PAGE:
Brazilian researchers show that feed supplementation improves fatty acid profile of milk and promotes a healthier omega-6/omega-3 ratio.
The study published in the Clinical Nutrition journal was carried out on a group of participants aged 65 and above. However, investigators claim the results could be extrapolated to other age groups.
Drinking two or more daily sugar-sweetened beverages in adulthood is linked to a doubling in the risk of bowel cancer before the age of 50 -- at least in women, finds research published online in the journal Gut. And each daily serving is associated with a 16% higher risk, rising to 32% per daily serving during the teenage years, the findings indicate.
In an article published in PLOS ONE, scientists at a FAPESP-supported research center describe the impact of hypoproteinemia on the expression of microRNAs associated with kidney development in rat embryos.
Many people with diabetes endure multiple, painful finger pricks each day to measure their blood glucose. Now, researchers reporting in ACS Sensors have developed a device that can measure glucose in sweat with the touch of a fingertip, and then a personalized algorithm provides an accurate estimate of blood glucose levels.
Young Black women show a high prevalence of obesity, elevated blood pressure and other lifestyle-related factors that may put them on a trajectory to develop heart disease at a young age, according to a study presented at the American College of Cardiology's 70th Annual Scientific Session.
Breathing in secondhand cigarette smoke may leave you more vulnerable to heart failure, a condition where the heart isn't pumping as well as it should and has a hard time meeting the body's needs, according to a study being presented at the American College of Cardiology's 70th Annual Scientific Session.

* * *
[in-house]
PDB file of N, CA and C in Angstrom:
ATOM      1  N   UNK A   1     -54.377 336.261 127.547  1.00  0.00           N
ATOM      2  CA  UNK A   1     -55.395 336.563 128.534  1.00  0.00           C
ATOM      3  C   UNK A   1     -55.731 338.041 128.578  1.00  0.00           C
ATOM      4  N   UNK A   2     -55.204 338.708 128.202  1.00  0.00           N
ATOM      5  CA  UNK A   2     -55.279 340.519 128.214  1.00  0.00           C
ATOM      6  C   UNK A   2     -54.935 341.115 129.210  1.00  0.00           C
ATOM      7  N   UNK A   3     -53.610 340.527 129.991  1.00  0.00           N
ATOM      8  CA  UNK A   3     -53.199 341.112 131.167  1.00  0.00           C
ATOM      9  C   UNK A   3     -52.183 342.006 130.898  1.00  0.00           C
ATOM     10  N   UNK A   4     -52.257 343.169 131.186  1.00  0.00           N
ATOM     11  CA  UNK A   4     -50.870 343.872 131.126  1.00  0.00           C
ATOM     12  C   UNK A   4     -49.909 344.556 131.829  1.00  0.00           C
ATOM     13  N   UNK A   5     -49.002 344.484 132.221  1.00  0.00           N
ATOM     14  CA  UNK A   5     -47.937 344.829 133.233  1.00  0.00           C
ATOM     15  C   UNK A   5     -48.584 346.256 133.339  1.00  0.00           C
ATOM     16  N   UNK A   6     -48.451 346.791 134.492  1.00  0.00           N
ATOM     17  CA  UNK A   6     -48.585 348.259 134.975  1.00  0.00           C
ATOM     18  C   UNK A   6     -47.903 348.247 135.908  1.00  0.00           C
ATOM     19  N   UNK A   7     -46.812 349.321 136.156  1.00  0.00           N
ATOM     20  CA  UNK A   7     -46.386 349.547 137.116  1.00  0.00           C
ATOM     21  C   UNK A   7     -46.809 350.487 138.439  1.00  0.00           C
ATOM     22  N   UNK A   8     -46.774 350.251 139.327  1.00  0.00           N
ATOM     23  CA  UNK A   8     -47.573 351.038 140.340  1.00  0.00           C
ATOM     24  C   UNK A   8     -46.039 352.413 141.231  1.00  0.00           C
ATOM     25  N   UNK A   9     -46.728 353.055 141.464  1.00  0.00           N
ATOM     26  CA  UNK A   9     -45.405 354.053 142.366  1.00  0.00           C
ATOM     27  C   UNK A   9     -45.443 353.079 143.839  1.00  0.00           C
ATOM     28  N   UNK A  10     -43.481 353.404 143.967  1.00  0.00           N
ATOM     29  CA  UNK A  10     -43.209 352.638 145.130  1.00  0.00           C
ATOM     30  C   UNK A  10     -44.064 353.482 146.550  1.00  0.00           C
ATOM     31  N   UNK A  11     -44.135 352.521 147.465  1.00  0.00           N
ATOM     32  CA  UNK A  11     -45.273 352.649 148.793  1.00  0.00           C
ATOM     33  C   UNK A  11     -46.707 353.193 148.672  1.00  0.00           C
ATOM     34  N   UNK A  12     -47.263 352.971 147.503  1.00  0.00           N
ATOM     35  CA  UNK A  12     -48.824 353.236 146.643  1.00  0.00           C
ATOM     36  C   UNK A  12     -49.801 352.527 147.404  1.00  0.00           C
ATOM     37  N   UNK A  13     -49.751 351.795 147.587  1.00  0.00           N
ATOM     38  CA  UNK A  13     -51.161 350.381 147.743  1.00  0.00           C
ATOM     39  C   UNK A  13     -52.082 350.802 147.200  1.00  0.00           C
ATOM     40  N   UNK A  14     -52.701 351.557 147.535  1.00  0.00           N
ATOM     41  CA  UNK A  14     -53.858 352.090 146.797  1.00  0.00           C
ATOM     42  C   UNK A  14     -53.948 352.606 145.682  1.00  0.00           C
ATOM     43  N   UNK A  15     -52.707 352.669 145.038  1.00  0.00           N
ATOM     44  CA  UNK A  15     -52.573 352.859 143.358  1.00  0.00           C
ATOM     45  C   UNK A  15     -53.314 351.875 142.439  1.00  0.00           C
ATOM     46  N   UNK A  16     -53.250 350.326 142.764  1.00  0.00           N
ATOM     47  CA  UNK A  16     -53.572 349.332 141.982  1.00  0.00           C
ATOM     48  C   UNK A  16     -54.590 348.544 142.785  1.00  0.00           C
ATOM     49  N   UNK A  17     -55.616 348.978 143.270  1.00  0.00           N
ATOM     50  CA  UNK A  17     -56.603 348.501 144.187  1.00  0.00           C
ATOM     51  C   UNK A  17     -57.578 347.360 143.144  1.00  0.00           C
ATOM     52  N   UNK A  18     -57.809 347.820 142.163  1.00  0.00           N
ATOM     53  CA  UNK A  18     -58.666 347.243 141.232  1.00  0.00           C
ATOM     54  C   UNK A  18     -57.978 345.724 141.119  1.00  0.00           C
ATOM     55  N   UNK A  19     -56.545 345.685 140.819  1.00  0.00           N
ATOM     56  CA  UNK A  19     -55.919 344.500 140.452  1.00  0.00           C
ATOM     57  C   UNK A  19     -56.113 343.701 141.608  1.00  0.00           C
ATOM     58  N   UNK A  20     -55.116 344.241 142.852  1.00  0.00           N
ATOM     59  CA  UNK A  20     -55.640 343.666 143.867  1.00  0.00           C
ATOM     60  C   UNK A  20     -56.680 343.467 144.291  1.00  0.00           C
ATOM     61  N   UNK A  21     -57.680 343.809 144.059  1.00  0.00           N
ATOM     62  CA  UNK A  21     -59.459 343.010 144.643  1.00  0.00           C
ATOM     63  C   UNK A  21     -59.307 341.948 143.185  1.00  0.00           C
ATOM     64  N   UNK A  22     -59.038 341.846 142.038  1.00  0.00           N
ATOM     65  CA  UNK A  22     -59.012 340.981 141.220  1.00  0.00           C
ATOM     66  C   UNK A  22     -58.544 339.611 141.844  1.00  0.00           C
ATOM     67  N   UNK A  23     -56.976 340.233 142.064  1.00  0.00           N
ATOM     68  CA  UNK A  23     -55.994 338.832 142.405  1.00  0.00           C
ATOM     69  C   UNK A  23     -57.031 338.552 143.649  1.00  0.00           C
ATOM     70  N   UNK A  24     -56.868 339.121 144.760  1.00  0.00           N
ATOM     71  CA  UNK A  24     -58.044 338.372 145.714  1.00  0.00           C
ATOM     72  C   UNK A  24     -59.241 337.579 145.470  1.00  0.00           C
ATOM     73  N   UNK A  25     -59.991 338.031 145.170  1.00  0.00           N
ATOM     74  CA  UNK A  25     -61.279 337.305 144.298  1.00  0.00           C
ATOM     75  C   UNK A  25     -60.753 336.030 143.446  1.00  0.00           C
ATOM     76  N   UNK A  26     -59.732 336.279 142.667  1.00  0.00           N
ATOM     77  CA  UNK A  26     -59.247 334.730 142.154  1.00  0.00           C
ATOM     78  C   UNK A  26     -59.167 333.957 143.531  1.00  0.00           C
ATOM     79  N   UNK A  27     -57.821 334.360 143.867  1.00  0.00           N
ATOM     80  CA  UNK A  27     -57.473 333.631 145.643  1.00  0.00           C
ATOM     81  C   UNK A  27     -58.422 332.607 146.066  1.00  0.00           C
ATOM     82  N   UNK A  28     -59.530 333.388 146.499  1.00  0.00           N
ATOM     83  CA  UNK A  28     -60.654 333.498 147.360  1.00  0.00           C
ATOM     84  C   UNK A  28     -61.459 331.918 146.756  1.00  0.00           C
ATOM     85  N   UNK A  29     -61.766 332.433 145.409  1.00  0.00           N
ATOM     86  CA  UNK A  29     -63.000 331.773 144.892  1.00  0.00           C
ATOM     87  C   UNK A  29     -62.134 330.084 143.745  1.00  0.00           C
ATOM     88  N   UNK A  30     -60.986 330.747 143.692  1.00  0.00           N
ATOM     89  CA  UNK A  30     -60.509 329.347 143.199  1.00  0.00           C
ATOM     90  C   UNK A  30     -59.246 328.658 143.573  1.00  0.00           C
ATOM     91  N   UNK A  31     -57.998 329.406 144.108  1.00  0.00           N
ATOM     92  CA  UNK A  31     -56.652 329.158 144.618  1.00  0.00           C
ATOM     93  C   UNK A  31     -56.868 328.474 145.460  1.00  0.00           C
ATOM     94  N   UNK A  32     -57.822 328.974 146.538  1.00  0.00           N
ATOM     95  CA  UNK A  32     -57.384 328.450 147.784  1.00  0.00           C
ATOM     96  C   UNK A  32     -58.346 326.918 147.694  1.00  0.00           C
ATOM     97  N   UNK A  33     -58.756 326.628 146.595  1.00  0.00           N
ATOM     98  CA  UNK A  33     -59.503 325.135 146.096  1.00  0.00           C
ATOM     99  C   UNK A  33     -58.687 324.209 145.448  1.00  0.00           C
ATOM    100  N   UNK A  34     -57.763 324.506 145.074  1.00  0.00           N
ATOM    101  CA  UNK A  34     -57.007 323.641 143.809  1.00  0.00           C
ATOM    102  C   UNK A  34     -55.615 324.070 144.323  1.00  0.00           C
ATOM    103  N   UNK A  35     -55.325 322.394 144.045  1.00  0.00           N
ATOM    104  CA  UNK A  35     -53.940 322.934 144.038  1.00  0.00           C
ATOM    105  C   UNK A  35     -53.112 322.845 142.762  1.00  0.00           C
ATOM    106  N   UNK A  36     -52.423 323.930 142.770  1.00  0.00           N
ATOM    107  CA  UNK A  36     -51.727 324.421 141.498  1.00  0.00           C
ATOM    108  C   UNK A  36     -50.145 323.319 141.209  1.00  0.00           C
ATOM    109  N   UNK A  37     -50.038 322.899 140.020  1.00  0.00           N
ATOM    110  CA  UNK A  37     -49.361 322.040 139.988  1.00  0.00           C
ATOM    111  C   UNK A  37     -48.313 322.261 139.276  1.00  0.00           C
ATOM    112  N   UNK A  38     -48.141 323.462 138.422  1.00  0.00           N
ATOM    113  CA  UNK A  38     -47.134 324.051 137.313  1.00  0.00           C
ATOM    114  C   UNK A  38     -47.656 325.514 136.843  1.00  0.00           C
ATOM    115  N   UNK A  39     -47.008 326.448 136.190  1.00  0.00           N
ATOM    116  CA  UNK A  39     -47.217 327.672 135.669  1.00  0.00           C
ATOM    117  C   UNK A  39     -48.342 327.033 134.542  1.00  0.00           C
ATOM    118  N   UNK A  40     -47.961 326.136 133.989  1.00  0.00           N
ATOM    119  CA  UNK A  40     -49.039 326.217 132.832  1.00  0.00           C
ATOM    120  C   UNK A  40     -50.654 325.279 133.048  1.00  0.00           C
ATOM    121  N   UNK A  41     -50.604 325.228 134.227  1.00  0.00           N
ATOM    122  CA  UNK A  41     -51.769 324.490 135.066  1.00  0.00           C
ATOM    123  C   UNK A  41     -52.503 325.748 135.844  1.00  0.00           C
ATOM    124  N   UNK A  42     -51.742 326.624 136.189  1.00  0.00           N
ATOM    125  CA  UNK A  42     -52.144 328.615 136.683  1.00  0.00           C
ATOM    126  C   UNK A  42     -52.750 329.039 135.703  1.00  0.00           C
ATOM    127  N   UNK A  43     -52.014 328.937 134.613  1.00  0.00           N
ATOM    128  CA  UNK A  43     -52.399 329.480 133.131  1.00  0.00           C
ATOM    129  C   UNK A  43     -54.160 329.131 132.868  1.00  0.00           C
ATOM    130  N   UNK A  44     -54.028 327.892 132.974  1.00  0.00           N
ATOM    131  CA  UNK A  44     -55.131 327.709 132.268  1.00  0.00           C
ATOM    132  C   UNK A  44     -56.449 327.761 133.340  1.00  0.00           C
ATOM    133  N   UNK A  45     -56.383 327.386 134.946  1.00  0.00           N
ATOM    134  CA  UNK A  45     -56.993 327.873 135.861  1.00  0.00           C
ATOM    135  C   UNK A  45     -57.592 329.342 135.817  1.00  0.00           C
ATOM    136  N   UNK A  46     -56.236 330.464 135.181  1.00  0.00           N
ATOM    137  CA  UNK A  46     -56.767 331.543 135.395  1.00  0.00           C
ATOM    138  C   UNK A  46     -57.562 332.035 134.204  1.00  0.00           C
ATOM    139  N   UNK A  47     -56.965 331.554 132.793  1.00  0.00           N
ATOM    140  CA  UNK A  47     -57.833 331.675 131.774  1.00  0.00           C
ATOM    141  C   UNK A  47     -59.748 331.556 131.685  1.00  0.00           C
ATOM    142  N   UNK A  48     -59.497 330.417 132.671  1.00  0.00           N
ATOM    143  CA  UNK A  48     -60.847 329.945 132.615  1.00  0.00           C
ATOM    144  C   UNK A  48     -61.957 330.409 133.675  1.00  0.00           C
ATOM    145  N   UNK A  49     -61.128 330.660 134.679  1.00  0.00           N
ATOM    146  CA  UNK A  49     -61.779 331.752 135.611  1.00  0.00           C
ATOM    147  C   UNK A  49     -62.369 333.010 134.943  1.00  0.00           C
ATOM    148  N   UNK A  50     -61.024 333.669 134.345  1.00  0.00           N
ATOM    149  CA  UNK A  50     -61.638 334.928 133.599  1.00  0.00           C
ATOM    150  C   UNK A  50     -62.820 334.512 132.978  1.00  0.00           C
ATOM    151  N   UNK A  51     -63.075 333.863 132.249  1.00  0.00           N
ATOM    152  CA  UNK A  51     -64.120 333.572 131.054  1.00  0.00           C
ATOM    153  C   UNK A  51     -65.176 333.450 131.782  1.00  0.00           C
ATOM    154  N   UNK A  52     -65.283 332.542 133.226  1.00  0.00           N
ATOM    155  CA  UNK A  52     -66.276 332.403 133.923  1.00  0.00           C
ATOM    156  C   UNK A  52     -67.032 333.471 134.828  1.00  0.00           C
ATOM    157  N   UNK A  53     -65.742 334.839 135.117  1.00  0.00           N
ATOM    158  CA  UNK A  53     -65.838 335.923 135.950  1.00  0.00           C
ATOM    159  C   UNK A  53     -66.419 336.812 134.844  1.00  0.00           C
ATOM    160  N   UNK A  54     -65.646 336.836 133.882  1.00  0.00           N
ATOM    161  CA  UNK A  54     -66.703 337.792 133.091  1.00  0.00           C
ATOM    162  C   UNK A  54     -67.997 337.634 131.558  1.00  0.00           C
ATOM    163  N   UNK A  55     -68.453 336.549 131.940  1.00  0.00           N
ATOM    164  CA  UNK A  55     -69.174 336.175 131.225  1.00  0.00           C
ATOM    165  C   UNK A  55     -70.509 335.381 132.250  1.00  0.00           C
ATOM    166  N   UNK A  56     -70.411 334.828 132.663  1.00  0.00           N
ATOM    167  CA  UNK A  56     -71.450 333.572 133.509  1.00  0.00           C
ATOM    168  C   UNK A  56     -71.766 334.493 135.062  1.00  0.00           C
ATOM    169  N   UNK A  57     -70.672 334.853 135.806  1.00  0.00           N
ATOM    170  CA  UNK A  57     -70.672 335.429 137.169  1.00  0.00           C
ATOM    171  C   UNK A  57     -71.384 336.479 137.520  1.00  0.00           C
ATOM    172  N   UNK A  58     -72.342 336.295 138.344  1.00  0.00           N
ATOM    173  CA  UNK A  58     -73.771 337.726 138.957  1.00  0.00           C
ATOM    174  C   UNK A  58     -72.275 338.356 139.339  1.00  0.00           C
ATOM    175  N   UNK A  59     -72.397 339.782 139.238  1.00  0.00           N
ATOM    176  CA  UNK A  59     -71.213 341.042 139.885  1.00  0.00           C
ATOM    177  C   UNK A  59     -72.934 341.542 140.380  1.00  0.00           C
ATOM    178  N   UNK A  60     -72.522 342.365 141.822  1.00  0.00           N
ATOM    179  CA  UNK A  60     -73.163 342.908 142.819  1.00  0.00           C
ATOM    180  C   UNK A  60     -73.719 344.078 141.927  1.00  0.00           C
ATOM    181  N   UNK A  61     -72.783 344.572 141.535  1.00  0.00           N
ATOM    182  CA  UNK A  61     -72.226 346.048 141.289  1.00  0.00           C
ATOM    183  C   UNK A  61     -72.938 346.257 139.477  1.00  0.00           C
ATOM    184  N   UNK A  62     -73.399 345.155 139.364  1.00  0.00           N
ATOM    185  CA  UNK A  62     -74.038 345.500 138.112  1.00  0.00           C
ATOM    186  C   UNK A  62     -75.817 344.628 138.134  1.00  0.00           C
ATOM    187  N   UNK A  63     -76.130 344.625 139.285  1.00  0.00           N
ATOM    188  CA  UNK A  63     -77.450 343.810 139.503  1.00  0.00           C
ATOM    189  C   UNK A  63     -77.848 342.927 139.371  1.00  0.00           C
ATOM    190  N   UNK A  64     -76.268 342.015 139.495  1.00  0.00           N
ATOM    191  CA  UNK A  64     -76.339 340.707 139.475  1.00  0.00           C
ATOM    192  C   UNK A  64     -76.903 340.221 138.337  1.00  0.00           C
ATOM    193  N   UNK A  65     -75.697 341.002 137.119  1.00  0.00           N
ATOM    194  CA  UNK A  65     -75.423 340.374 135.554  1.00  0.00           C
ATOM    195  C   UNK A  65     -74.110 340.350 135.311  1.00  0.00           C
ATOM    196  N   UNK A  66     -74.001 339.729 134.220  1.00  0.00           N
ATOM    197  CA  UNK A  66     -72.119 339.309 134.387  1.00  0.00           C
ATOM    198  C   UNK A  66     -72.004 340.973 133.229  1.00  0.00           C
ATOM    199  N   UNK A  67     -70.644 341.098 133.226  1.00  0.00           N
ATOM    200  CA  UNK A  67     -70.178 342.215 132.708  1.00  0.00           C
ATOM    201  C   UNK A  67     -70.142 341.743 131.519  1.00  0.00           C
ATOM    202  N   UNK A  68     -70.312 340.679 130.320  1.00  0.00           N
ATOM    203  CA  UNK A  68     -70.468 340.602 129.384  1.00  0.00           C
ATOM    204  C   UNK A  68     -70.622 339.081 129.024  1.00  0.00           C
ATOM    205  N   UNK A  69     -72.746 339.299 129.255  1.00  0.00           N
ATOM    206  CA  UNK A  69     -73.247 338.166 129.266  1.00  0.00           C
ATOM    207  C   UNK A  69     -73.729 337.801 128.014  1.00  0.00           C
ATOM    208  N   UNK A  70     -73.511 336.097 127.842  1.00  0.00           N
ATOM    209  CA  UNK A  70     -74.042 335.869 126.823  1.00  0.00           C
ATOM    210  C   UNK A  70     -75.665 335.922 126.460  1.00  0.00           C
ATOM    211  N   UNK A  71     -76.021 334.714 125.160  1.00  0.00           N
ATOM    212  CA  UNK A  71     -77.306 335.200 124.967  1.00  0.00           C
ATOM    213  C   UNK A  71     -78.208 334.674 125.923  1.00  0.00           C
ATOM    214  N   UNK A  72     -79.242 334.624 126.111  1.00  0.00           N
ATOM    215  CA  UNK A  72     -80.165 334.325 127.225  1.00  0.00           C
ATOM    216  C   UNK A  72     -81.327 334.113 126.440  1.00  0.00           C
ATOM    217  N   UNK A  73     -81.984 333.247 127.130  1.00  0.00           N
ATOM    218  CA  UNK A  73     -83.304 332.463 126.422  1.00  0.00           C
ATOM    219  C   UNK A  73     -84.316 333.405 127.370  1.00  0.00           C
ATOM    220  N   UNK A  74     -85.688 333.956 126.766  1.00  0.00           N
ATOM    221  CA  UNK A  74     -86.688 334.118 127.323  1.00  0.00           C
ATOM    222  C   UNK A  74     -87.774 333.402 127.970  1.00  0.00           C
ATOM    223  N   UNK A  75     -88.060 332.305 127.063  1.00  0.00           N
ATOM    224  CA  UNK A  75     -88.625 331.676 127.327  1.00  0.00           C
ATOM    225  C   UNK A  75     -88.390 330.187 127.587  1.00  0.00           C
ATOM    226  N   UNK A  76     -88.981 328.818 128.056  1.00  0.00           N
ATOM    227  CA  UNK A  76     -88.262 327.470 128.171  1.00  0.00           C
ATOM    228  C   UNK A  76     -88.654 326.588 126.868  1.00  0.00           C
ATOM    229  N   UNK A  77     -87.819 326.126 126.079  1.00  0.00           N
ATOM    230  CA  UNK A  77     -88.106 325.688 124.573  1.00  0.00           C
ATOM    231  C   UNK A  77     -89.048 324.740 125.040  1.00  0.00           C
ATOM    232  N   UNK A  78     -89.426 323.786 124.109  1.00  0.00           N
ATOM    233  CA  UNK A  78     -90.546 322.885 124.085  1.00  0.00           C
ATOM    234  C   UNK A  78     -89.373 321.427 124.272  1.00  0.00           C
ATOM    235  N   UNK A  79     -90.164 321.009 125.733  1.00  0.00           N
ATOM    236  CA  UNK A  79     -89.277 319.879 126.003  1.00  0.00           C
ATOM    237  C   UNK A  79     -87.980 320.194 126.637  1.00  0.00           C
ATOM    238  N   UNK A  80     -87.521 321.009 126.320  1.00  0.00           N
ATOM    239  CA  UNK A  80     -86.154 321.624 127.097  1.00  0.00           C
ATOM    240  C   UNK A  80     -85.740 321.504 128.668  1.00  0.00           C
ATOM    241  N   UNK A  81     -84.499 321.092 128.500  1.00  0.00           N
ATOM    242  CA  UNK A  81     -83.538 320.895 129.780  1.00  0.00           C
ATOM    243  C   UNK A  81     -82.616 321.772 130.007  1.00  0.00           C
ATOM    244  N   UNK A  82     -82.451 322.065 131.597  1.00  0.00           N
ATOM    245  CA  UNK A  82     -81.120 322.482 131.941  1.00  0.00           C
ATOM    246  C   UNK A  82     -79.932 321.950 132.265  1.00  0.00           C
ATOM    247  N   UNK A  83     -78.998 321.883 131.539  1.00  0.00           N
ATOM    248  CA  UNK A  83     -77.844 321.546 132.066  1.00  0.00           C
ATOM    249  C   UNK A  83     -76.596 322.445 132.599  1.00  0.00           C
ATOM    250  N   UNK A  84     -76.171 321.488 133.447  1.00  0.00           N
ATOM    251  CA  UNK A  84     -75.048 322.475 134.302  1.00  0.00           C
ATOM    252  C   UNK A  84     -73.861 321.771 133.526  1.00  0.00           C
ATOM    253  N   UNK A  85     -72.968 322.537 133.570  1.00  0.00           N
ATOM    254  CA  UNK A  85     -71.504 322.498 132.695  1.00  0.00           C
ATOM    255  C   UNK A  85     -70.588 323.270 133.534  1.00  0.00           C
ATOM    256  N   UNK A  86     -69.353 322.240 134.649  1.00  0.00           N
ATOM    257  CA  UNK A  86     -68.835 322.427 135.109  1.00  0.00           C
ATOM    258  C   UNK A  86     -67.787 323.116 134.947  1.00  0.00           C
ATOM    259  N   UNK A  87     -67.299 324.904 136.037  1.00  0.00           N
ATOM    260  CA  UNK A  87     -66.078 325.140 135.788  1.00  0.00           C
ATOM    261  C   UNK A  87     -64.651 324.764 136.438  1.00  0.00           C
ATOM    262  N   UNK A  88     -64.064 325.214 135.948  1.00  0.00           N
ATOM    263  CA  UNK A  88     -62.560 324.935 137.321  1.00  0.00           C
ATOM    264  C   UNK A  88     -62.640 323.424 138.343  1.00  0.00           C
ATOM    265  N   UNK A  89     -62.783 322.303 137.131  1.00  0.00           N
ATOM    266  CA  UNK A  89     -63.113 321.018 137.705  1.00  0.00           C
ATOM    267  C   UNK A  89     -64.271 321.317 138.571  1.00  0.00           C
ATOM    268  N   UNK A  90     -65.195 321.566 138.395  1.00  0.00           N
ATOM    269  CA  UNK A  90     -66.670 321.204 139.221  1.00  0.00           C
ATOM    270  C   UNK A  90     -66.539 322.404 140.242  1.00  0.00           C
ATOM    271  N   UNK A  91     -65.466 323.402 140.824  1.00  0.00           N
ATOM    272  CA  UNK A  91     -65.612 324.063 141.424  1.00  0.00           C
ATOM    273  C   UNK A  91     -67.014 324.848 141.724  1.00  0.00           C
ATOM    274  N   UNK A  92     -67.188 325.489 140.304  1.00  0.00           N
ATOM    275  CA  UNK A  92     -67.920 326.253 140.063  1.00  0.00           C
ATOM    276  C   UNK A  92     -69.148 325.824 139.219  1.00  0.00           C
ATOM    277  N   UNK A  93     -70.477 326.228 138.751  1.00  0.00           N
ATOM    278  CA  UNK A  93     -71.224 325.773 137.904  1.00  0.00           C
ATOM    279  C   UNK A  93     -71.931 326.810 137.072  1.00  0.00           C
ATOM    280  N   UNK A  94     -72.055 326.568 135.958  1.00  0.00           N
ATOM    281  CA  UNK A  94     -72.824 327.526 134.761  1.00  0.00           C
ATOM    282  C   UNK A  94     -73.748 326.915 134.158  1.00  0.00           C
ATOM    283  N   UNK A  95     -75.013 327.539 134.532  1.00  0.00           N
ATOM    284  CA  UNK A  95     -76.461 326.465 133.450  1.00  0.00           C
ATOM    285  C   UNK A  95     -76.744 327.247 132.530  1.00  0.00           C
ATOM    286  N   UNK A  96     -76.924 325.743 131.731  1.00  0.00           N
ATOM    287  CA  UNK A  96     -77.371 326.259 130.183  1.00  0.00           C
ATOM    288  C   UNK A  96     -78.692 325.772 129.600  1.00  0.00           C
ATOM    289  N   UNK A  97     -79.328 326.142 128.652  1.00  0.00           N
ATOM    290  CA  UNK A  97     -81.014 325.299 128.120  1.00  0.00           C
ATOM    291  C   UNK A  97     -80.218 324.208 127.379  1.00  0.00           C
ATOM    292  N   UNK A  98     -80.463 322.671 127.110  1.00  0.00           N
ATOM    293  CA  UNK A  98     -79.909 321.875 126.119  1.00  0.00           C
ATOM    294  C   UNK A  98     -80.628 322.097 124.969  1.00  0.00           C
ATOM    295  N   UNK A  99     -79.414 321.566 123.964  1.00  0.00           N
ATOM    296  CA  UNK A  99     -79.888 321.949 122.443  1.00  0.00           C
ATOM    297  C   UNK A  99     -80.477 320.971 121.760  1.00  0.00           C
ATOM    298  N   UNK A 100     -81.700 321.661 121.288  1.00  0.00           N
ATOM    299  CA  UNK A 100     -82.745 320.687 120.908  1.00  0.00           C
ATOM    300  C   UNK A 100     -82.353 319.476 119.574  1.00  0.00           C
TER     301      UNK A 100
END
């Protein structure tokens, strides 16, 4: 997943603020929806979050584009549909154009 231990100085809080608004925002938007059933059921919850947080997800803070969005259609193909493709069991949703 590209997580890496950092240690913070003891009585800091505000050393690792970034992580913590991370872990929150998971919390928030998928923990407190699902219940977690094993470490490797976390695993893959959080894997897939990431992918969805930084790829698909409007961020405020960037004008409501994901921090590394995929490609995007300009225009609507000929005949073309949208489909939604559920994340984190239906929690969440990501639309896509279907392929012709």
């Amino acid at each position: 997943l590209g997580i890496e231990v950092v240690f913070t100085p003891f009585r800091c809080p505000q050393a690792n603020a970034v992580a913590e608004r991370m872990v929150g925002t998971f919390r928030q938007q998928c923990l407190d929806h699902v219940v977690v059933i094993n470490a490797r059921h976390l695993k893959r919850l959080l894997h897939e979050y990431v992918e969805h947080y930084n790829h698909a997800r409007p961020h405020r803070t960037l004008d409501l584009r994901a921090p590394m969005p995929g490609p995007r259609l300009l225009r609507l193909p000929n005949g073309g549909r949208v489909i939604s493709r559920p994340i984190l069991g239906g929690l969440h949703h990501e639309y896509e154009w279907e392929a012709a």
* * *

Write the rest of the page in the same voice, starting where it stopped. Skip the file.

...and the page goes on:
People with heart disease are more likely to become seriously ill from the flu and other respiratory illnesses, including the coronavirus. Yet, new research finds that only half of Americans with a history of heart disease or stroke report getting an annual flu shot, despite widespread recommendations to do so. Rates of vaccination were even lower among Blacks and Hispanics, according to data being presented at the American College of Cardiology's 70th Annual Scientific Session.
People with prediabetes were significantly more likely to suffer a heart attack, stroke or other major cardiovascular event when compared with those who had normal blood sugar levels, according to research being presented at the American College of Cardiology's 70th Annual Scientific Session. Researchers said the findings should serve as a wake-up call for clinicians and patients alike to try to prevent prediabetes in the first place.
People who clock six to seven hours of sleep a night had the lowest chance of dying from a heart attack or stroke when compared with those who got less or more sleep, according to a study being presented at the American College of Cardiology's 70th Annual Scientific Session. This trend remained true even after the research team accounted for other known conditions or risk factors for heart disease or stroke.